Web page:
Indie band Deerhunter – Bradford Cox, Moses Archuleta, Josh Fauver, and Lockett Pundt – return with a fourth album that allows listeners copious glances backward at musical styles of pop eras past. These are all refracted through a current day prism that also accommodates more recent sounds from the worlds of lo-fi, garage, and indie rock.
Indeed, the breadth of musical signatures referenced is truly remarkable. Bradford Cox can plausibly move from singing with the grit of a classic rock frontman on the sax-laden Sixties-sounding “Coronado” to gently crooning a ballad worthy and reminiscent of Buddy Holly at his most reflective on the Fifties pop referencing “Sailing.” Some regions of the album, such as the thumping percussion of “Earthquake” and the motoric beats and hazy atmospherics of “Helicopter” recall Cox’s experiments in his Atlas Sound side project. Other tracks, like “Desire Lines” and “Revival” are crisply rendered pop songs with memorable hooks.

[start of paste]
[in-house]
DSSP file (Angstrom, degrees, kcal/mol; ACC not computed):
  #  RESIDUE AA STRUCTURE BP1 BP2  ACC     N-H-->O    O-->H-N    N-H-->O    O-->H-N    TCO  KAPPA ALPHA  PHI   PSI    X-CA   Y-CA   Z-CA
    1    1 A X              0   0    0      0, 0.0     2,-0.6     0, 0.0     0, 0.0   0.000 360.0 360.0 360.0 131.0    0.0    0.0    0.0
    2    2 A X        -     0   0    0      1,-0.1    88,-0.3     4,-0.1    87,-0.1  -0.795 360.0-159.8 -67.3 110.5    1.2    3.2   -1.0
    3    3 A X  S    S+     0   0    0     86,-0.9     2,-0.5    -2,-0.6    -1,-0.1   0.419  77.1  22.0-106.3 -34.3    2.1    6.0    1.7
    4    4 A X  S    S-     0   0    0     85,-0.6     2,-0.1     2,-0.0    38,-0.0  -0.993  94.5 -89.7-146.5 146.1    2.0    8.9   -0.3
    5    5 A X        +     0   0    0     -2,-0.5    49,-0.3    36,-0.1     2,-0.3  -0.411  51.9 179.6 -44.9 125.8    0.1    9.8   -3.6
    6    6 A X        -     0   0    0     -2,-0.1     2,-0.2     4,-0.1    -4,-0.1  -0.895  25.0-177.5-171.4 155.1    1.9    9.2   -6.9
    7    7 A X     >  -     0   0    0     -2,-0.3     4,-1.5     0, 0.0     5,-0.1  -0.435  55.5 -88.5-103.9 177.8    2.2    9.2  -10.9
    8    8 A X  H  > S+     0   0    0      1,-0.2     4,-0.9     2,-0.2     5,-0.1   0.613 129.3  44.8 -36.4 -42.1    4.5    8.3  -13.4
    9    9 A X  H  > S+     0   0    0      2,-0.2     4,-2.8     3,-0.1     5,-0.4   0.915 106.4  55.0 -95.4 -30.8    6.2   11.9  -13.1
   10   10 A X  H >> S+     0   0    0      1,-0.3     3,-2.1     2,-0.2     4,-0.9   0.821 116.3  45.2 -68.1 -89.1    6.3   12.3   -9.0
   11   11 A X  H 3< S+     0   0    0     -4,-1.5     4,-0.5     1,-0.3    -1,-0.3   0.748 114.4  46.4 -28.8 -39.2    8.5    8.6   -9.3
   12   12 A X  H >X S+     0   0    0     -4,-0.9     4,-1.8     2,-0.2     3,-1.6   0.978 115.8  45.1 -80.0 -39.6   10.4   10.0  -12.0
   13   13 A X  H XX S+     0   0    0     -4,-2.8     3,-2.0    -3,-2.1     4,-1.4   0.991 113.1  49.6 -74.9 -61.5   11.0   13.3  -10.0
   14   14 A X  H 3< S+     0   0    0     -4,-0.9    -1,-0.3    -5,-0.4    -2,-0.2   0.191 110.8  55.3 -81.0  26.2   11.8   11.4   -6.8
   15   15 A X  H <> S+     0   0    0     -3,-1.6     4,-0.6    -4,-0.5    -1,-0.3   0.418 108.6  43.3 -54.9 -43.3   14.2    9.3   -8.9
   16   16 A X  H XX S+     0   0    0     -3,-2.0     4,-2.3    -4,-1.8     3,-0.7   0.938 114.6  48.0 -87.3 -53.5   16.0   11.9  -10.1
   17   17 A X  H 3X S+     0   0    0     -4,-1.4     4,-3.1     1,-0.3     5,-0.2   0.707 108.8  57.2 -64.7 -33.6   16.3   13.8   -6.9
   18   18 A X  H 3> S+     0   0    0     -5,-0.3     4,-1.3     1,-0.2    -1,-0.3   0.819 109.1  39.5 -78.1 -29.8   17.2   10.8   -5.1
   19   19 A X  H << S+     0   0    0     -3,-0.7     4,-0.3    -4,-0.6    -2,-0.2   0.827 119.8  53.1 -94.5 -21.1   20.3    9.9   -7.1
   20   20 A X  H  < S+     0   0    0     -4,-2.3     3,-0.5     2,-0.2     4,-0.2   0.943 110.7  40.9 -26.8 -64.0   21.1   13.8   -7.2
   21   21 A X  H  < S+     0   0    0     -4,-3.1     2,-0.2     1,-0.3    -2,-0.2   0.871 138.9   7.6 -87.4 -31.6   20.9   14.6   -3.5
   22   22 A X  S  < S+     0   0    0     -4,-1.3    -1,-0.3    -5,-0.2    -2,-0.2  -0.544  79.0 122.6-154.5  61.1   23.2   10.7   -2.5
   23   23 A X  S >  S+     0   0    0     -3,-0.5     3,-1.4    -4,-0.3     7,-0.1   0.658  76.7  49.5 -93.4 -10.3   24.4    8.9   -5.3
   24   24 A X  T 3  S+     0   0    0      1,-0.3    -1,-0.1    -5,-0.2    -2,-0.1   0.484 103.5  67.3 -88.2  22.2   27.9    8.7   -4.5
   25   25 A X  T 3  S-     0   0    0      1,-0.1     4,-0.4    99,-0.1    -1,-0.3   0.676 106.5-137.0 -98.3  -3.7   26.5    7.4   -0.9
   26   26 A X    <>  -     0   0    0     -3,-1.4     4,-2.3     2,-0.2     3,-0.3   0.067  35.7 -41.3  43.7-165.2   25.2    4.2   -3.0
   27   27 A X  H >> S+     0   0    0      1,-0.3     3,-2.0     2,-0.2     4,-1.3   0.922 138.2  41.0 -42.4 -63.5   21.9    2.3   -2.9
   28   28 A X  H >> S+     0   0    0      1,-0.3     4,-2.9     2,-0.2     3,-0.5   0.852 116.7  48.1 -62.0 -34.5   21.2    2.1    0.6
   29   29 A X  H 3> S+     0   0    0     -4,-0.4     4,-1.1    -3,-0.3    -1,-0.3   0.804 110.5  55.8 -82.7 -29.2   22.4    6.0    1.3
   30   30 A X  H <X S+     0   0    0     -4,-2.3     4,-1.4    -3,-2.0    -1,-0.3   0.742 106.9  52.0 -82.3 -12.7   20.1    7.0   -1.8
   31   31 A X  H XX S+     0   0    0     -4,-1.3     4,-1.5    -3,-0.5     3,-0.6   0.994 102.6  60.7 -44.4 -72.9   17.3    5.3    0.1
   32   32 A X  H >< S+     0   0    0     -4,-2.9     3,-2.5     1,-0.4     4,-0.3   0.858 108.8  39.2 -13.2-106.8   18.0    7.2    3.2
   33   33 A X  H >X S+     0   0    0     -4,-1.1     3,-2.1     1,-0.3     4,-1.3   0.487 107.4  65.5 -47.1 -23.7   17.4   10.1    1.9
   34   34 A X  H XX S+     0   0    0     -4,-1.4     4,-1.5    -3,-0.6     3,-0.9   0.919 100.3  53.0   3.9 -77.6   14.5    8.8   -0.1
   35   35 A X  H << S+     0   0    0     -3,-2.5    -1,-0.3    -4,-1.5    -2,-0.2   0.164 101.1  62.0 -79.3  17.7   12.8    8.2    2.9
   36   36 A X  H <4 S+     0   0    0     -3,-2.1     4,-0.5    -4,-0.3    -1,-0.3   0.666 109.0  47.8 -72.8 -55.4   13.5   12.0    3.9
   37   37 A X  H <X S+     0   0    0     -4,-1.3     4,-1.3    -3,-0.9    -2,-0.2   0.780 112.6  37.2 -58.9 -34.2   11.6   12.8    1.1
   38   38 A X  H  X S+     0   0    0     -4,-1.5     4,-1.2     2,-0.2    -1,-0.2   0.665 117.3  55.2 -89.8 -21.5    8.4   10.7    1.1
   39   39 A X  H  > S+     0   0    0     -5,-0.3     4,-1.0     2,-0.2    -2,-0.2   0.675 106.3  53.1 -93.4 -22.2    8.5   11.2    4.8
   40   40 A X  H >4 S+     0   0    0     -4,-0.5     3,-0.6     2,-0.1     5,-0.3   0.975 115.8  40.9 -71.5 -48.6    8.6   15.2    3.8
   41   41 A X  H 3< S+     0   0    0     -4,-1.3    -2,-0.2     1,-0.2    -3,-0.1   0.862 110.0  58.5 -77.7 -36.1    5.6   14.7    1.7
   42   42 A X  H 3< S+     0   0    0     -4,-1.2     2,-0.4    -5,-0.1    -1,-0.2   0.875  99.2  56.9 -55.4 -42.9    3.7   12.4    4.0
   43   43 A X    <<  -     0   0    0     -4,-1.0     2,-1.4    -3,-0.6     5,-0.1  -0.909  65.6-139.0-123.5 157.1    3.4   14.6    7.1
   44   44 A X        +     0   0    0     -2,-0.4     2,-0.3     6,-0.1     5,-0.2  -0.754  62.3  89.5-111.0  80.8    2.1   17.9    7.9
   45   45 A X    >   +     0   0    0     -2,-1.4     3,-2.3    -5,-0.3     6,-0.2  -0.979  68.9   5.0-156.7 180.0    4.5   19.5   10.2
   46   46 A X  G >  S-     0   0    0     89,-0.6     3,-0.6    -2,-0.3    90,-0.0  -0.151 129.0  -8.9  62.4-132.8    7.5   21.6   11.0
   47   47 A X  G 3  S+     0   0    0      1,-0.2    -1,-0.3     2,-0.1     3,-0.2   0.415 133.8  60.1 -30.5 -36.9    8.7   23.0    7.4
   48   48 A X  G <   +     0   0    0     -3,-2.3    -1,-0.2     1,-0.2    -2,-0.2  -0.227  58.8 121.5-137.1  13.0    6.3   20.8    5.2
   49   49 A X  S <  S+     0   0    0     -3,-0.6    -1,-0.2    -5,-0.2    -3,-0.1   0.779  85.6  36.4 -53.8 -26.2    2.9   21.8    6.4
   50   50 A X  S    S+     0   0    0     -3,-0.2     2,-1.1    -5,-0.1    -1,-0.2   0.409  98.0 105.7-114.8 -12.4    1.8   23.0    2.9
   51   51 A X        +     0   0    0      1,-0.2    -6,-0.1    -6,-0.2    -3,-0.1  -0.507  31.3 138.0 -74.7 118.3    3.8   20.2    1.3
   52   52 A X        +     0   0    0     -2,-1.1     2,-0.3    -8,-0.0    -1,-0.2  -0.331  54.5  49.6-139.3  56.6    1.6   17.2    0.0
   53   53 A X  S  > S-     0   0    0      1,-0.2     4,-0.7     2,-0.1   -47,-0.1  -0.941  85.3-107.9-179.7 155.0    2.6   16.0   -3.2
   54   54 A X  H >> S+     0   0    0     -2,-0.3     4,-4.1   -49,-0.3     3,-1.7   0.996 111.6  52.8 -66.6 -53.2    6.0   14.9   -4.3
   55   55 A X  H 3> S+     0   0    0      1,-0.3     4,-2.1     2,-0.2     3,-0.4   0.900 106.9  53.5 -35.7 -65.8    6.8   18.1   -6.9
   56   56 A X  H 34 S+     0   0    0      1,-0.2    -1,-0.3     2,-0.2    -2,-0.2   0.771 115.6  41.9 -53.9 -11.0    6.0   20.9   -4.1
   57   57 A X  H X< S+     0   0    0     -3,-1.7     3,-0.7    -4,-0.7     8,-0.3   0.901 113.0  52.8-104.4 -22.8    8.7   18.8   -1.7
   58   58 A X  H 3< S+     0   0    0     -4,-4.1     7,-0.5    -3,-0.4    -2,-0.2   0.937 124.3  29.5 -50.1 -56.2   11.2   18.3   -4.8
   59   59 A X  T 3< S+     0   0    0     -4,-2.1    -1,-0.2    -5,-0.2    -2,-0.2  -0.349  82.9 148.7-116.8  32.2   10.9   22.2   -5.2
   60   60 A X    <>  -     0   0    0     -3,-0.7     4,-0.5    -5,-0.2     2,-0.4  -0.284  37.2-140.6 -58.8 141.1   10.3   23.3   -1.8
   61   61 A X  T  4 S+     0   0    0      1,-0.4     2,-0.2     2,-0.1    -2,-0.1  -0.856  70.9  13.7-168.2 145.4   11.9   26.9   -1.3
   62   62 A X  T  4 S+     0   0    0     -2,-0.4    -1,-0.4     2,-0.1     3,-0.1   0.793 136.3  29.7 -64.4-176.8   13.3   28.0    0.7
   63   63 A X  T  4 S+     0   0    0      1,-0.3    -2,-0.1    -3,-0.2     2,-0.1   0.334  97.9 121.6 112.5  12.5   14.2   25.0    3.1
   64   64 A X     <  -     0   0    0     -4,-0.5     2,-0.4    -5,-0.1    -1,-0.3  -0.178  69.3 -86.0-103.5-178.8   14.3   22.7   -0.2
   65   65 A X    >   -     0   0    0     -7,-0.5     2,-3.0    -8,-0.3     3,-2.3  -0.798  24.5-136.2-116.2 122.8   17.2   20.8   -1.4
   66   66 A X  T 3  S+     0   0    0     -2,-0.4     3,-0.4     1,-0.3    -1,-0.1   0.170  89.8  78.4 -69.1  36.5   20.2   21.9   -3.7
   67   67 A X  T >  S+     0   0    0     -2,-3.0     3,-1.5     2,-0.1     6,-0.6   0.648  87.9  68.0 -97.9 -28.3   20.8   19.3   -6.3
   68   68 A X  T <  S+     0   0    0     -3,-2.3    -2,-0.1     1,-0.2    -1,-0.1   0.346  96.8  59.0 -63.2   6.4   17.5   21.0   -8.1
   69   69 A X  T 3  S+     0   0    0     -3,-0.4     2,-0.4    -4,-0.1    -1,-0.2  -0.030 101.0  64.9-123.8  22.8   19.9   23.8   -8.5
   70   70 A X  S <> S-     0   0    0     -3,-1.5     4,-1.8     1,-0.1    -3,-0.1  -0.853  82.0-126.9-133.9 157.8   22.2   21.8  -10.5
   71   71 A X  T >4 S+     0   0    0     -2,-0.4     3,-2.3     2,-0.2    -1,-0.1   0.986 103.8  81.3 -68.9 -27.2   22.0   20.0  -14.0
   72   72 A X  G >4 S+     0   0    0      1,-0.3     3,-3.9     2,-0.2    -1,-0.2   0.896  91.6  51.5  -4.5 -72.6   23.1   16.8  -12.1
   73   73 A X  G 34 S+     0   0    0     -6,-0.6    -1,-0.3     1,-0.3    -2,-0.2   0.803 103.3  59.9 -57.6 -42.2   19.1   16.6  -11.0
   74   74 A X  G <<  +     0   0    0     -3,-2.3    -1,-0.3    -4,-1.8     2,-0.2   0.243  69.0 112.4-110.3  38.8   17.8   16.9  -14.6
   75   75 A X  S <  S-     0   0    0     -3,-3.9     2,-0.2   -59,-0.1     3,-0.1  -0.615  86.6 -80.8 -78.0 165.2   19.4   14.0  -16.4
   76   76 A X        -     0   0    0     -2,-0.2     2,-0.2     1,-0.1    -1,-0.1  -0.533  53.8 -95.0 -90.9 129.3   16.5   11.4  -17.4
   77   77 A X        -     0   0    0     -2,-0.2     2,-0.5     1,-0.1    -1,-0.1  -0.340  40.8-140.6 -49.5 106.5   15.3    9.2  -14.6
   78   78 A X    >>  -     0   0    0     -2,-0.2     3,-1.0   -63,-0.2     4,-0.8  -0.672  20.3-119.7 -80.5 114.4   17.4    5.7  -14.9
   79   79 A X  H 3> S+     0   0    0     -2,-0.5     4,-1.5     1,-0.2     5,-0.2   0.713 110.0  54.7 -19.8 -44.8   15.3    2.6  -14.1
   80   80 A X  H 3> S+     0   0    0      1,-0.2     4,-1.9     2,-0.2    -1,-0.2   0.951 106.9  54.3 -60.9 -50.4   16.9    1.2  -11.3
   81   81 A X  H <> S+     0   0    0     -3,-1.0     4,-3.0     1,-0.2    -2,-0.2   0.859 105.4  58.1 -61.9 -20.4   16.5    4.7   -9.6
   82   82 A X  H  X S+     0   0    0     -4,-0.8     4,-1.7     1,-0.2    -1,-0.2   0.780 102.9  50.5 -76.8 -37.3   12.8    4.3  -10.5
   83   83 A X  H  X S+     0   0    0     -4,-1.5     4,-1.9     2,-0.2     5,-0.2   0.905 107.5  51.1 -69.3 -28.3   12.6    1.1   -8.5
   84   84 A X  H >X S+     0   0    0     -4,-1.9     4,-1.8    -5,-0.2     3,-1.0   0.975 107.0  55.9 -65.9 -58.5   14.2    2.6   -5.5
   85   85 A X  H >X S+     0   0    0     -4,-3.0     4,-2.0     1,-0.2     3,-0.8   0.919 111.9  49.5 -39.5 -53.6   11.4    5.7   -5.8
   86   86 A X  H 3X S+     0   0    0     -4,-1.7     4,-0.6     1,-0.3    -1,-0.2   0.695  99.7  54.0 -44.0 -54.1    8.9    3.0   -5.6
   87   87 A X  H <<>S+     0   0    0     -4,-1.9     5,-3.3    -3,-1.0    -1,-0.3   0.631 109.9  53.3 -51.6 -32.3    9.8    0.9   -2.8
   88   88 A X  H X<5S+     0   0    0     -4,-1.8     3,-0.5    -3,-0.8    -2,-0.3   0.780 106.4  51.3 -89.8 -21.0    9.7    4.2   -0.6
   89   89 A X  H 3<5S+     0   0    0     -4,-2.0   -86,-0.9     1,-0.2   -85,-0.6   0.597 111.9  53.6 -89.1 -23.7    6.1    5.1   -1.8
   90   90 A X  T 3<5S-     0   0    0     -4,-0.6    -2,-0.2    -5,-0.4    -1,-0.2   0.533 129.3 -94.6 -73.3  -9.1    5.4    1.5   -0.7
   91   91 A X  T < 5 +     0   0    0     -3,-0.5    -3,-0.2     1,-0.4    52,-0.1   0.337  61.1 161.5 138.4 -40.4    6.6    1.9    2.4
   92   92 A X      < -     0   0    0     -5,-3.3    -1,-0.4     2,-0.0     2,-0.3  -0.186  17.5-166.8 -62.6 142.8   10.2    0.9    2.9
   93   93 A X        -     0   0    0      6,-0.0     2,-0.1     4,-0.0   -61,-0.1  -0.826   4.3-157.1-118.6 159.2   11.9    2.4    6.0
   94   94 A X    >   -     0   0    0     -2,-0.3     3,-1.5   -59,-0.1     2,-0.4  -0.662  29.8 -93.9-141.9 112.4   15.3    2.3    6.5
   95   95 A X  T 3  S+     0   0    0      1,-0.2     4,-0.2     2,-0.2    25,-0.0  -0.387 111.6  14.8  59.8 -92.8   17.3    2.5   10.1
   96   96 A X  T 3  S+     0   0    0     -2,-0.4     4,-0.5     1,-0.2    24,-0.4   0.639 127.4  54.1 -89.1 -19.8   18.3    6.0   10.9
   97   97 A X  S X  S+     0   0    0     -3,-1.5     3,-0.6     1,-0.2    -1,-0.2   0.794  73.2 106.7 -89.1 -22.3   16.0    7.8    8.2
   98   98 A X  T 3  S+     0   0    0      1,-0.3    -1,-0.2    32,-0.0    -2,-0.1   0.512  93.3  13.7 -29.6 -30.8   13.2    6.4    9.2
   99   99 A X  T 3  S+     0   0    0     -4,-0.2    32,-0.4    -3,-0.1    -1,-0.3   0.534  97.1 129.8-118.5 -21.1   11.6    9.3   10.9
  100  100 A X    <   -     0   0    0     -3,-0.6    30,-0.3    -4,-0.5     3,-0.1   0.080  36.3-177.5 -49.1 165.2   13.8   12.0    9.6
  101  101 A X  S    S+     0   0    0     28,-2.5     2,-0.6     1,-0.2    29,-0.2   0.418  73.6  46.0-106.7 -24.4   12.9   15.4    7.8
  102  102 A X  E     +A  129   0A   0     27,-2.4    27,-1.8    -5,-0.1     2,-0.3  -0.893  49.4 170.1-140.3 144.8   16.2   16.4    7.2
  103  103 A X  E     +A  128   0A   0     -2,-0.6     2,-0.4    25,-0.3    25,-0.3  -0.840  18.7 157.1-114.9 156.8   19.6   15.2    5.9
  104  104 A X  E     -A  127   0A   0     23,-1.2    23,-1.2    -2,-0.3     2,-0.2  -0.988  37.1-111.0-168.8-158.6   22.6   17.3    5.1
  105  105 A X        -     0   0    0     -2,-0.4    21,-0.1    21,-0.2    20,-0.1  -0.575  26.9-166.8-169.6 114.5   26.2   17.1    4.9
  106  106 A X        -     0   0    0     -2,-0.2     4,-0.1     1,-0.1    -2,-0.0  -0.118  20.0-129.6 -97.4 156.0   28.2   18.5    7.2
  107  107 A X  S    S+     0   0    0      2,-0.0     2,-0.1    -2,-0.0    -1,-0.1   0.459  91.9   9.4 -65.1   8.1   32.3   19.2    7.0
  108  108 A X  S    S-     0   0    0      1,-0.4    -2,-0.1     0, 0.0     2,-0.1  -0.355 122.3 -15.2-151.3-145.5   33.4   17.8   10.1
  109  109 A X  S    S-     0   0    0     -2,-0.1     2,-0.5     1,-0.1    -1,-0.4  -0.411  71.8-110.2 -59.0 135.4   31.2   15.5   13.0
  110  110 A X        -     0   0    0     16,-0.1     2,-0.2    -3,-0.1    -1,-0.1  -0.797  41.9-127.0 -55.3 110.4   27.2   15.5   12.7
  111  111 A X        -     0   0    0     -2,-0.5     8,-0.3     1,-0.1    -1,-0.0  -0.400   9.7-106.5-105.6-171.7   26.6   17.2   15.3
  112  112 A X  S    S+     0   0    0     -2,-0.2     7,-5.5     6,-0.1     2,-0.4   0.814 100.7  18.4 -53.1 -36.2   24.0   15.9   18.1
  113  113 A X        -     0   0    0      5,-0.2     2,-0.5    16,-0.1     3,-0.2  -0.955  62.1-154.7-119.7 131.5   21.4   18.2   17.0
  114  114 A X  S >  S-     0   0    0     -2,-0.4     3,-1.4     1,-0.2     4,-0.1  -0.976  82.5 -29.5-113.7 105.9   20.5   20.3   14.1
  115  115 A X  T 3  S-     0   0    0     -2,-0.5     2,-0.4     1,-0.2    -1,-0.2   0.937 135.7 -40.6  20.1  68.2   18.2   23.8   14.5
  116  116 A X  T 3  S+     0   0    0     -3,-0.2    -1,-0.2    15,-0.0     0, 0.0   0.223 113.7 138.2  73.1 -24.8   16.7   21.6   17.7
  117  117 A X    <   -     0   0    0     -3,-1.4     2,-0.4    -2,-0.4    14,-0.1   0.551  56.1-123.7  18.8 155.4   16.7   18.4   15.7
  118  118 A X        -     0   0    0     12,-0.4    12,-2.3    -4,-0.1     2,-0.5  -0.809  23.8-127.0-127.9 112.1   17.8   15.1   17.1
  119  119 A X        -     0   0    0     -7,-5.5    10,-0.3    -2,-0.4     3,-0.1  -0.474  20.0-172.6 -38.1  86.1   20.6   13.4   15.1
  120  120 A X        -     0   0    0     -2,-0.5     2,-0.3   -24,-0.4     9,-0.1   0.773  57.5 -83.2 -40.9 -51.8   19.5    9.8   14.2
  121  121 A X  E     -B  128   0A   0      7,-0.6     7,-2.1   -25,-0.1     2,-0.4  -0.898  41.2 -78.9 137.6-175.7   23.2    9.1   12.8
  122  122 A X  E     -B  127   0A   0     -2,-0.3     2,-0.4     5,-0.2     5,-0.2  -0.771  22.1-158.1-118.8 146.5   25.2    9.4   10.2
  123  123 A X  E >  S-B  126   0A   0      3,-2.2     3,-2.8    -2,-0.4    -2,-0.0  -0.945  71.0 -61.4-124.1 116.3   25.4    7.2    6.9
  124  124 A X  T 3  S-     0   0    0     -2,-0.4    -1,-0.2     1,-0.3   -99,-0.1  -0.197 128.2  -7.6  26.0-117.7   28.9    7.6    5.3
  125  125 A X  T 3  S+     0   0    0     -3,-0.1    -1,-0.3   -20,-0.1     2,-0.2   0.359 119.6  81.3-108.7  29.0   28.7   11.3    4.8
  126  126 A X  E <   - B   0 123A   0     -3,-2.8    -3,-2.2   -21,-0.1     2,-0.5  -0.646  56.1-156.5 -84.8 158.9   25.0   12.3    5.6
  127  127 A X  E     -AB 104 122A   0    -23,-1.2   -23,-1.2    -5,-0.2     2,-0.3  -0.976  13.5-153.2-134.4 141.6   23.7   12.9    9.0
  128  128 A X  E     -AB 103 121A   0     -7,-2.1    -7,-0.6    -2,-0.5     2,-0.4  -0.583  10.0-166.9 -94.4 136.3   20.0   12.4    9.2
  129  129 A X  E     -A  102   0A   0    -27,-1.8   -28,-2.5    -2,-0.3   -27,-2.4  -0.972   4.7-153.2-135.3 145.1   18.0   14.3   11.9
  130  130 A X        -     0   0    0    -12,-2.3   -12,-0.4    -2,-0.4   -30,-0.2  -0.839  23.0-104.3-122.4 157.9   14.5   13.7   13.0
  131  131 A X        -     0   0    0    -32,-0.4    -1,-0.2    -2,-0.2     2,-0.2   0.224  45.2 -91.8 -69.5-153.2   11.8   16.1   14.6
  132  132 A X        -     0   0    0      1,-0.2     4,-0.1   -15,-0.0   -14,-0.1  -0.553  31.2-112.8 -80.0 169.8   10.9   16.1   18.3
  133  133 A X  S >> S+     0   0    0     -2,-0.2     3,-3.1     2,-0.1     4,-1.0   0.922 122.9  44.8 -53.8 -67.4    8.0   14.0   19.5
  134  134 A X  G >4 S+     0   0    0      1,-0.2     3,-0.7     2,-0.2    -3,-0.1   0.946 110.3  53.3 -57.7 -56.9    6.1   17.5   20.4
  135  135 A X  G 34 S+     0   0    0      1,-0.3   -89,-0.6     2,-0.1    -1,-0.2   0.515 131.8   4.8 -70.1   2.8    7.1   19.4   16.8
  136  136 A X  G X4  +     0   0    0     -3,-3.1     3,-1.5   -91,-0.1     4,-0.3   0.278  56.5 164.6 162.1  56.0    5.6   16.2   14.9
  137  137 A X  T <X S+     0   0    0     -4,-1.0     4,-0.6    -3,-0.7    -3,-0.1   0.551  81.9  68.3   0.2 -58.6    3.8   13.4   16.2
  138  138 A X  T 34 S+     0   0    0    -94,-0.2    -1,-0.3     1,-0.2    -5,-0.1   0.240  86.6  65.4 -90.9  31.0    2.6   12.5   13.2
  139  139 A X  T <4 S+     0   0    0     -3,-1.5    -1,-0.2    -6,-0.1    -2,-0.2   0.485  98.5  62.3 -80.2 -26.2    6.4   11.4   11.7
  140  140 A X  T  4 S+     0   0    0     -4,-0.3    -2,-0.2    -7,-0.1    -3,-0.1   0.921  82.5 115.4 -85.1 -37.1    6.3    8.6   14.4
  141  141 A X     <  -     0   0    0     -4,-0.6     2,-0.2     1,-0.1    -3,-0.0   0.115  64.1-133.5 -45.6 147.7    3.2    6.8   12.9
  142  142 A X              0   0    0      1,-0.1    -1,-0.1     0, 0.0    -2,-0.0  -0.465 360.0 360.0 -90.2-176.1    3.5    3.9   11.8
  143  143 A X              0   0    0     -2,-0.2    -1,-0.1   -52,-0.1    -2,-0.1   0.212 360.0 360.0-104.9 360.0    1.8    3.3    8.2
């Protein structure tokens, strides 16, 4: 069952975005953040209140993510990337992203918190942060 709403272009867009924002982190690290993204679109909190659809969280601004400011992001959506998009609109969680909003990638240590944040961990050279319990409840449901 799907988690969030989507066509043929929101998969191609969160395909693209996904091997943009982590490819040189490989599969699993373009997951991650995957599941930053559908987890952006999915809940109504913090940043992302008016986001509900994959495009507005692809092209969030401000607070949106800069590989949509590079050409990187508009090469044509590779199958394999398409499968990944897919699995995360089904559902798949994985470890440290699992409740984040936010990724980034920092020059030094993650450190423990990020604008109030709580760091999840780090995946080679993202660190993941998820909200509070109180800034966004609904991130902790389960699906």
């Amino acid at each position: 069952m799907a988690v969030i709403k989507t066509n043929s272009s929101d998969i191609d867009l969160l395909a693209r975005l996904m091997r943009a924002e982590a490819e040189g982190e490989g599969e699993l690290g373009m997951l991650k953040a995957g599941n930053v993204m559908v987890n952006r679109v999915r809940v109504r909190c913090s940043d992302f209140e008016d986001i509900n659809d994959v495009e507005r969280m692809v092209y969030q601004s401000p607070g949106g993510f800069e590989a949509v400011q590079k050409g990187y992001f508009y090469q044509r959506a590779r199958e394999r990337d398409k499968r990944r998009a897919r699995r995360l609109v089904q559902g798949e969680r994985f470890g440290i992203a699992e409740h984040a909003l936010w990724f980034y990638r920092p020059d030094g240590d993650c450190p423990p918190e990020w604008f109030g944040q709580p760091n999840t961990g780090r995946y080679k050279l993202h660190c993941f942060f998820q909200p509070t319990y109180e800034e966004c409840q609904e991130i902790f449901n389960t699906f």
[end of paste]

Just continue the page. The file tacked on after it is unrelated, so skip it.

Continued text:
The album’s closer, “He Would have Laughed,” is a seven and a half-minute long homage to the recently departed indie icon Jay Reatard. Here, the band never overplays their hand, allowing what begins as a minimal alt-folk ballad to organically evolve, blossoming into a shimmering and abundant chamber pop essay: an eloquent musical tribute to a friend who died too young.
Halcyon Digest is certainly Deerhunter’s most ambitious, and arguably their best, album to date. Recommended.